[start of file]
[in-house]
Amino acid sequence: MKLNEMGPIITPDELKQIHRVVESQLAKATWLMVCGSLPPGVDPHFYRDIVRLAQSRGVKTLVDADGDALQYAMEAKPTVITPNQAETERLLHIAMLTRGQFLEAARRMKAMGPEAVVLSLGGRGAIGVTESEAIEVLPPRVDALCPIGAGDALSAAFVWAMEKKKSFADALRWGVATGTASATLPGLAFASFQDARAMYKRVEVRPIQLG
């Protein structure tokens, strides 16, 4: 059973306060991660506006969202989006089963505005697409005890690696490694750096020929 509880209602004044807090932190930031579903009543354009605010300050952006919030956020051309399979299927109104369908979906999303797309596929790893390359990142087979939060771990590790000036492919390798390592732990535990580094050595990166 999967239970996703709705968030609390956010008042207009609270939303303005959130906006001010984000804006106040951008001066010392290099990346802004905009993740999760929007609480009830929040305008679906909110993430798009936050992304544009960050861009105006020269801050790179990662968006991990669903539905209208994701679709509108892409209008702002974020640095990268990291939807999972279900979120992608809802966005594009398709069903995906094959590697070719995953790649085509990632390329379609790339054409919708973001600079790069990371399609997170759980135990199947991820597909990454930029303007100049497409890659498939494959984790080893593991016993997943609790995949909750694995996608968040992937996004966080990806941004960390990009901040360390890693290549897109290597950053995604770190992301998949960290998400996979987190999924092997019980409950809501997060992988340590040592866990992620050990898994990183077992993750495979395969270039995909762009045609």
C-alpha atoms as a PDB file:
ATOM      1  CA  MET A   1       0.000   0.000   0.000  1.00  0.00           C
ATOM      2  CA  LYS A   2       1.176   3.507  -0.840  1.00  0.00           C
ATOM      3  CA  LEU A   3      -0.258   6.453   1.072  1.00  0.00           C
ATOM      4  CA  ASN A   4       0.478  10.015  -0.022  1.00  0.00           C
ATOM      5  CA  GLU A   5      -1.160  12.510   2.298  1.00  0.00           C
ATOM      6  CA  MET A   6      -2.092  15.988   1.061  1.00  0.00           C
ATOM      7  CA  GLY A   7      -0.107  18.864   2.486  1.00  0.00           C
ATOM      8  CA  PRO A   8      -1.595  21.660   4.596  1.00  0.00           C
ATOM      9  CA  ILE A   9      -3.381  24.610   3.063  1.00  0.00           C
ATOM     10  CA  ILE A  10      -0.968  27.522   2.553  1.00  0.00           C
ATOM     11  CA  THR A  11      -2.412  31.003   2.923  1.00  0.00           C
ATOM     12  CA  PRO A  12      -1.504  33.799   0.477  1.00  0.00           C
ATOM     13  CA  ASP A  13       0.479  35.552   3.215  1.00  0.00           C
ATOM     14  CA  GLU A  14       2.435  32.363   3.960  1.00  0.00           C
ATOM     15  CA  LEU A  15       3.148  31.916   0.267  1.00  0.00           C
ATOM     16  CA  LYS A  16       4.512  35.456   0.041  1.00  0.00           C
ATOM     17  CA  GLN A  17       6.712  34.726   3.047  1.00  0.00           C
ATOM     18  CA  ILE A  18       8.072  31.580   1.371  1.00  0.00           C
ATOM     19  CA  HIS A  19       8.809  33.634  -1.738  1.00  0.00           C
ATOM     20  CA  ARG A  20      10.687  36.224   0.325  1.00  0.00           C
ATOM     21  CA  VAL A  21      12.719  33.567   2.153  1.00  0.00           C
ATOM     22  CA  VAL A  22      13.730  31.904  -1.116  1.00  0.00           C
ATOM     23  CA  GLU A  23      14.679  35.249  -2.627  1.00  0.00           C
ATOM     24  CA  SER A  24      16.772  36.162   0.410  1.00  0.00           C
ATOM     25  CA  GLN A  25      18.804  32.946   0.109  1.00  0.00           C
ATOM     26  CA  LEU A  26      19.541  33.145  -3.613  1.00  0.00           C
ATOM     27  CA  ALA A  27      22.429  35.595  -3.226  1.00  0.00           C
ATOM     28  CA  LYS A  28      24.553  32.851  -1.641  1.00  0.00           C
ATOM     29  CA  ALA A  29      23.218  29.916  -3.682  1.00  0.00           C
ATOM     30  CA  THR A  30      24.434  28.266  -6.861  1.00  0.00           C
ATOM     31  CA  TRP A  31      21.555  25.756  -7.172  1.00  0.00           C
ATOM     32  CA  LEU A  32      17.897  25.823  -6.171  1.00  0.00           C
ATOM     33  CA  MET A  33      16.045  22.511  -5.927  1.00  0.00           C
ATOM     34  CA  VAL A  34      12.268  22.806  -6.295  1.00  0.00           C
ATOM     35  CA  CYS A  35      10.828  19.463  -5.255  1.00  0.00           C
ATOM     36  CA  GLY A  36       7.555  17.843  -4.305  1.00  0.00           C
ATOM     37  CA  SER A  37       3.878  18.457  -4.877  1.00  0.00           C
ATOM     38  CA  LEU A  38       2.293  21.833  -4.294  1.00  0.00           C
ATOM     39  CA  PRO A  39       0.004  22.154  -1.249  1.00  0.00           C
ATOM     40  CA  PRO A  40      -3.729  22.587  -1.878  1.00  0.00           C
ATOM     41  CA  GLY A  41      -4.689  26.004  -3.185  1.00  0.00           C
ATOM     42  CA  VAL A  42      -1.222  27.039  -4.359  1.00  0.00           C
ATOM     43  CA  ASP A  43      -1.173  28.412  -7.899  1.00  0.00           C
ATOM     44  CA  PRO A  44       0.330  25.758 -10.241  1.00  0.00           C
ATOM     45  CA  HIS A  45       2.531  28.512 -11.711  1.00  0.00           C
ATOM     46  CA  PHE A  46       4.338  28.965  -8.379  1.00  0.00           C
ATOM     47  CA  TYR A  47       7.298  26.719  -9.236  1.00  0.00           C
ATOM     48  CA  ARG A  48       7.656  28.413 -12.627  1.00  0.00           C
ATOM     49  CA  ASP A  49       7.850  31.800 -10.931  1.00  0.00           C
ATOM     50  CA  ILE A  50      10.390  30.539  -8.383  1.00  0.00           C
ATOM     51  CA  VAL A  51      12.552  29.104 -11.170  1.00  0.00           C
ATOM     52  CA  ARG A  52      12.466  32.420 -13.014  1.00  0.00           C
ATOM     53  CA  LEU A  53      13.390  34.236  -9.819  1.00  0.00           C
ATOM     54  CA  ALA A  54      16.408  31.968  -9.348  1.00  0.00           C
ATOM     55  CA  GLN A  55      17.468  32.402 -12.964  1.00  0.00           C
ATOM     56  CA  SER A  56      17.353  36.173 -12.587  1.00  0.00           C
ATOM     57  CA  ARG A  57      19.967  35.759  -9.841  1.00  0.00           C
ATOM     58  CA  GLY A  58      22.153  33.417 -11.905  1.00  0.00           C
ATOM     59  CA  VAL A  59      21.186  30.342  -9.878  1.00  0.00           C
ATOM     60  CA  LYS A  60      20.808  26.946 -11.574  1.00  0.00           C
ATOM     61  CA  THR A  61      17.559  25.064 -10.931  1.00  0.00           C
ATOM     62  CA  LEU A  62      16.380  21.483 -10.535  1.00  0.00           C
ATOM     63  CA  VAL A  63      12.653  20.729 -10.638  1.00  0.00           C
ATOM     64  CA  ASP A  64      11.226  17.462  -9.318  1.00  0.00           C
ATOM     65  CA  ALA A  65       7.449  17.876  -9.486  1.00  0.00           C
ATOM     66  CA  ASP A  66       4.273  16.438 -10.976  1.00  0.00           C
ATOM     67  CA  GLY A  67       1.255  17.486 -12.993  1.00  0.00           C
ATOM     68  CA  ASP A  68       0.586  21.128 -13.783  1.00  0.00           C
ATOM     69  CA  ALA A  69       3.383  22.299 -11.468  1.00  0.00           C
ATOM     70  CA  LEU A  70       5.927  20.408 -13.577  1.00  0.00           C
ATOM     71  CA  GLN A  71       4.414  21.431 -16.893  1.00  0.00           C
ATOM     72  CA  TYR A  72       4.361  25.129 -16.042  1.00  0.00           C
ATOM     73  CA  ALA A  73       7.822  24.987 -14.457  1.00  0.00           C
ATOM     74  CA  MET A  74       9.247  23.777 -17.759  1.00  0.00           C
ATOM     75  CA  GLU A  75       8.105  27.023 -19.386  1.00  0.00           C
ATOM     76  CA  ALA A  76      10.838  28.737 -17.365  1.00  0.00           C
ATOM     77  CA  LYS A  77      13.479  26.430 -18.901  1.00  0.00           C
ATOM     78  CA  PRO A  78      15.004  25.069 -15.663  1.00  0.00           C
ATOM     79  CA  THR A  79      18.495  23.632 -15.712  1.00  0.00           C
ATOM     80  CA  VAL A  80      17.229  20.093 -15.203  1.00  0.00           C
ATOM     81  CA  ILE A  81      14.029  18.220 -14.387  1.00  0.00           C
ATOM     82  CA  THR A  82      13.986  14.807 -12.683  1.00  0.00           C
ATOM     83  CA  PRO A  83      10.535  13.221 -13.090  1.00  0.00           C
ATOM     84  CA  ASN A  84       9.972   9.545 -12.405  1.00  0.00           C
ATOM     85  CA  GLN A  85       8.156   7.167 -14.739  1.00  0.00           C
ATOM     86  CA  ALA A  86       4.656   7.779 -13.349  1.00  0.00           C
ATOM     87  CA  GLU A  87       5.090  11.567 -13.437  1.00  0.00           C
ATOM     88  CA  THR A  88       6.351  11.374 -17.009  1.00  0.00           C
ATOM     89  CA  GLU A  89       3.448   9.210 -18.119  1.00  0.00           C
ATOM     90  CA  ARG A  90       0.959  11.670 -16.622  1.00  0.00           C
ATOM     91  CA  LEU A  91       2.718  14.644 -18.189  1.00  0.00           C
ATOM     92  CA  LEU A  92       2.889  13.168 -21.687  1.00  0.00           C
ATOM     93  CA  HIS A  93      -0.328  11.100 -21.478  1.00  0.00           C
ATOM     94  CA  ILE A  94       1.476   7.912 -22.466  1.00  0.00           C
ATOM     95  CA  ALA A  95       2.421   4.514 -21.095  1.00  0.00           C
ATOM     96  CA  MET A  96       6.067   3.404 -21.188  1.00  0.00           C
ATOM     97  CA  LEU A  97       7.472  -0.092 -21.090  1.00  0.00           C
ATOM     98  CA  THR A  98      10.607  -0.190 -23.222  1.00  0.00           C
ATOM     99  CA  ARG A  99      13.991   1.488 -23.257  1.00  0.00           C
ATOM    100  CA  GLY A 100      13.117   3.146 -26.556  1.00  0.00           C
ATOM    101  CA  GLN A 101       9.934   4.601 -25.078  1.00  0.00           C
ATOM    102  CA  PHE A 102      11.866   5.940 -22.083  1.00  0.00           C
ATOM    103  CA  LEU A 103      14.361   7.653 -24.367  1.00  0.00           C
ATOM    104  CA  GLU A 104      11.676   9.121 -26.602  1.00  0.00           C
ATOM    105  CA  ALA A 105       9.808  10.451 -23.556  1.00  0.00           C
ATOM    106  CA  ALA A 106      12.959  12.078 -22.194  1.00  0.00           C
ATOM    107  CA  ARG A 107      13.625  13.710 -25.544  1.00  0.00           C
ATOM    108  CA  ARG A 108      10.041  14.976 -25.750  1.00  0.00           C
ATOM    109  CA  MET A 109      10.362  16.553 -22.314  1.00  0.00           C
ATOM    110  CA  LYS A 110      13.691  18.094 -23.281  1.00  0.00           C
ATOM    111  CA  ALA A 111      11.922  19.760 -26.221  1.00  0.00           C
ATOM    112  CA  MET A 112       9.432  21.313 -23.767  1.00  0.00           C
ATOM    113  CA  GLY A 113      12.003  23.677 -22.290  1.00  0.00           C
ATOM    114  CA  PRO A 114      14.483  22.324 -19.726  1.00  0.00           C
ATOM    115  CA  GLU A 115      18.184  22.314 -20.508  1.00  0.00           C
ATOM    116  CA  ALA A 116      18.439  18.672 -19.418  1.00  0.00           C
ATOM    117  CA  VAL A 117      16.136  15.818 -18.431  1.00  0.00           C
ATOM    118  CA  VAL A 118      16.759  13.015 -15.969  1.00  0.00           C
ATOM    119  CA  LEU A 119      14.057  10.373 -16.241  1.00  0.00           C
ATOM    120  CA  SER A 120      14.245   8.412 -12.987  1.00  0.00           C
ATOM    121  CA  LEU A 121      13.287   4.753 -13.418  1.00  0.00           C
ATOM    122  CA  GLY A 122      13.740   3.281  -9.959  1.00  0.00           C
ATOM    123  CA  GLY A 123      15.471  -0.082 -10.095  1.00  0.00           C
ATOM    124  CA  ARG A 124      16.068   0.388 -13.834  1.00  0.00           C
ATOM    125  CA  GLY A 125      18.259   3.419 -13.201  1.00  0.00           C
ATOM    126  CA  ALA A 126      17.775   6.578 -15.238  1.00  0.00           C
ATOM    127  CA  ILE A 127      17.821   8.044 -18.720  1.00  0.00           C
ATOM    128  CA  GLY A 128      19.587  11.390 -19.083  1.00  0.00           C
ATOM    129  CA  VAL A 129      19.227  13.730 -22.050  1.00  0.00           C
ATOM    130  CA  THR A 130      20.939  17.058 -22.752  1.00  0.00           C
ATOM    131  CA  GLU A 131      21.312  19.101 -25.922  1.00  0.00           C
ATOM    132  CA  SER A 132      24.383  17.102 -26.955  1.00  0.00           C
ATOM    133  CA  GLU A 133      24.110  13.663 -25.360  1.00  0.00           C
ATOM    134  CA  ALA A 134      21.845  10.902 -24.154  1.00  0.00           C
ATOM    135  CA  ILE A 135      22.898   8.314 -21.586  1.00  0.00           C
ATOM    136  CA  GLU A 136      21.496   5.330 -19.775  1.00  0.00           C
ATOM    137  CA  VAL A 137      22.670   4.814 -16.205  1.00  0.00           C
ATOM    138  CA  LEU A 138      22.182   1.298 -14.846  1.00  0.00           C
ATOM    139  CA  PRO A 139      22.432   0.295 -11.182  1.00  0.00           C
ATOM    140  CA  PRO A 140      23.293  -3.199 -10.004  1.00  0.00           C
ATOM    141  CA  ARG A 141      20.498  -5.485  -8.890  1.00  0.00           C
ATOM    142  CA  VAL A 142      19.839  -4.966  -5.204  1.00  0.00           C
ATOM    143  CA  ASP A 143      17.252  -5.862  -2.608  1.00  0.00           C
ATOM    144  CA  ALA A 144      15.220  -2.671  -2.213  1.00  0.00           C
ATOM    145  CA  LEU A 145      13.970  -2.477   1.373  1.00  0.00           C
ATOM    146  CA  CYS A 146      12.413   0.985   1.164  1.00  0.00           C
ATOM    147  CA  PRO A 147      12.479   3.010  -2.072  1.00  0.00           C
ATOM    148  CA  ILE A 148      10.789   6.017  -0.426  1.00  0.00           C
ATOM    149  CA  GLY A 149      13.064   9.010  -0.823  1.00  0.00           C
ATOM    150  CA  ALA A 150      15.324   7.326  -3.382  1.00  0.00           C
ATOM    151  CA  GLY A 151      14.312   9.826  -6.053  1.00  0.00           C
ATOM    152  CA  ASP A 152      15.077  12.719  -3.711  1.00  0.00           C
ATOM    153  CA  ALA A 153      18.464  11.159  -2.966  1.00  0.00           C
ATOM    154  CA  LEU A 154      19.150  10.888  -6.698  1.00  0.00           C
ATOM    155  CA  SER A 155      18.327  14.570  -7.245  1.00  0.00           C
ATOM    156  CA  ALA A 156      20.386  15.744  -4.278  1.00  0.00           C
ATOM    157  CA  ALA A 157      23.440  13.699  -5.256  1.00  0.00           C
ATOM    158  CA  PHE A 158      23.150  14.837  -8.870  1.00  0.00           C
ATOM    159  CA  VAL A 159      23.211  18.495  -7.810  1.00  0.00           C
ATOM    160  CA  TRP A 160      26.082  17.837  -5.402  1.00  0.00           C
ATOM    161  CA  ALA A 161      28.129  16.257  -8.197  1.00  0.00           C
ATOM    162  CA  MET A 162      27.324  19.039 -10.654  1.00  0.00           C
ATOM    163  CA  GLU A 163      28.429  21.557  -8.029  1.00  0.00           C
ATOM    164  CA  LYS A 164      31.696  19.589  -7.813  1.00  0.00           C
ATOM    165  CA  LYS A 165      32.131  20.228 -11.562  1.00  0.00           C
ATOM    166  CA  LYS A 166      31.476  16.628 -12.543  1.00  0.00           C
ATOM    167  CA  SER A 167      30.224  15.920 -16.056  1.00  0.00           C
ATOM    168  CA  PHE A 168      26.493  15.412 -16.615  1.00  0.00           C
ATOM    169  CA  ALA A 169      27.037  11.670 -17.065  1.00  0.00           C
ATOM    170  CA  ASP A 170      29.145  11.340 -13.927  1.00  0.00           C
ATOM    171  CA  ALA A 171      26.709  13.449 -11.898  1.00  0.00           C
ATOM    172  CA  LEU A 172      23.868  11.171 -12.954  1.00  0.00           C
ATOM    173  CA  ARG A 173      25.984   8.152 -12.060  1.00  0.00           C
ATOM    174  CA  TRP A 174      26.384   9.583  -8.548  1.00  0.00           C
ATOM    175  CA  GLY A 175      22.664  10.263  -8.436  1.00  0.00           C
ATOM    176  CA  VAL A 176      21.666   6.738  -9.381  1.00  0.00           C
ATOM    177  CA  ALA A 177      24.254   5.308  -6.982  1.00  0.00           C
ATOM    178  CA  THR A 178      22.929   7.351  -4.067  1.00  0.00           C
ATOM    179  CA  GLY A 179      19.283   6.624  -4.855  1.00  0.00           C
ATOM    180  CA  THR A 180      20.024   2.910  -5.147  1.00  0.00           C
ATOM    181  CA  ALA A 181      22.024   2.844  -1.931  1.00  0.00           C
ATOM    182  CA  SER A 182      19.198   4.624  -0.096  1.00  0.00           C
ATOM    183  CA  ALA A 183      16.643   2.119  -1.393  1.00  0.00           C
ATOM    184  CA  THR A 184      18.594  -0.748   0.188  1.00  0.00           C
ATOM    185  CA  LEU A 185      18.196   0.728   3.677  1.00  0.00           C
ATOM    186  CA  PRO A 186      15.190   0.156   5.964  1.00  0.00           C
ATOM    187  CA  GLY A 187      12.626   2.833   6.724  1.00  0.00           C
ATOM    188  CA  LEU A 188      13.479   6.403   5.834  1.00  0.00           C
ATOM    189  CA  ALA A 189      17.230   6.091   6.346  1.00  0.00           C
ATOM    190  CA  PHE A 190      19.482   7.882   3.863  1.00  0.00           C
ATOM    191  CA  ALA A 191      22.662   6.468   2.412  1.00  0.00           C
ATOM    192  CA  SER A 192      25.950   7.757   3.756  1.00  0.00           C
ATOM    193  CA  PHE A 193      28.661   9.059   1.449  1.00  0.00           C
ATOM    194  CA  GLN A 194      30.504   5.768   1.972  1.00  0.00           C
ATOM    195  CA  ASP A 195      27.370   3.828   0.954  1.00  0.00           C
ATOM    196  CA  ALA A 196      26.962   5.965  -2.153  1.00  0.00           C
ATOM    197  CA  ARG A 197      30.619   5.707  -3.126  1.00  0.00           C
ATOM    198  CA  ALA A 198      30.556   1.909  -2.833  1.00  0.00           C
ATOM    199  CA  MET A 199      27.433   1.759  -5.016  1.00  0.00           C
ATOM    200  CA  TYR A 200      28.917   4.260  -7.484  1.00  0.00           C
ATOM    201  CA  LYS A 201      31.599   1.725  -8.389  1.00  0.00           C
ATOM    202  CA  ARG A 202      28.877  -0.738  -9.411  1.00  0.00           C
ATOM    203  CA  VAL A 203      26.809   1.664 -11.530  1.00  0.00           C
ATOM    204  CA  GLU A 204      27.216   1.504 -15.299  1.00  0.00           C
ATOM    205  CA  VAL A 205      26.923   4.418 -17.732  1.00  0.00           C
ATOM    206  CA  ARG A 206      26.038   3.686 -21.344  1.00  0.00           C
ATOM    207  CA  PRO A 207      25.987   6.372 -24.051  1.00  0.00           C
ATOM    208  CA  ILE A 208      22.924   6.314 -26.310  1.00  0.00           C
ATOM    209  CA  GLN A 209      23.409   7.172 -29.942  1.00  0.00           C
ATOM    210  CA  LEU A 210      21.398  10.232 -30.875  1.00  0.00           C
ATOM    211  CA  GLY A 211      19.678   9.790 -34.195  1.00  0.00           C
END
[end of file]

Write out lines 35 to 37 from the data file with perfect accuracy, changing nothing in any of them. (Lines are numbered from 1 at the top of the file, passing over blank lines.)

ATOM     31  CA  TRP A  31      21.555  25.756  -7.172  1.00  0.00           C
ATOM     32  CA  LEU A  32      17.897  25.823  -6.171  1.00  0.00           C
ATOM     33  CA  MET A  33      16.045  22.511  -5.927  1.00  0.00           C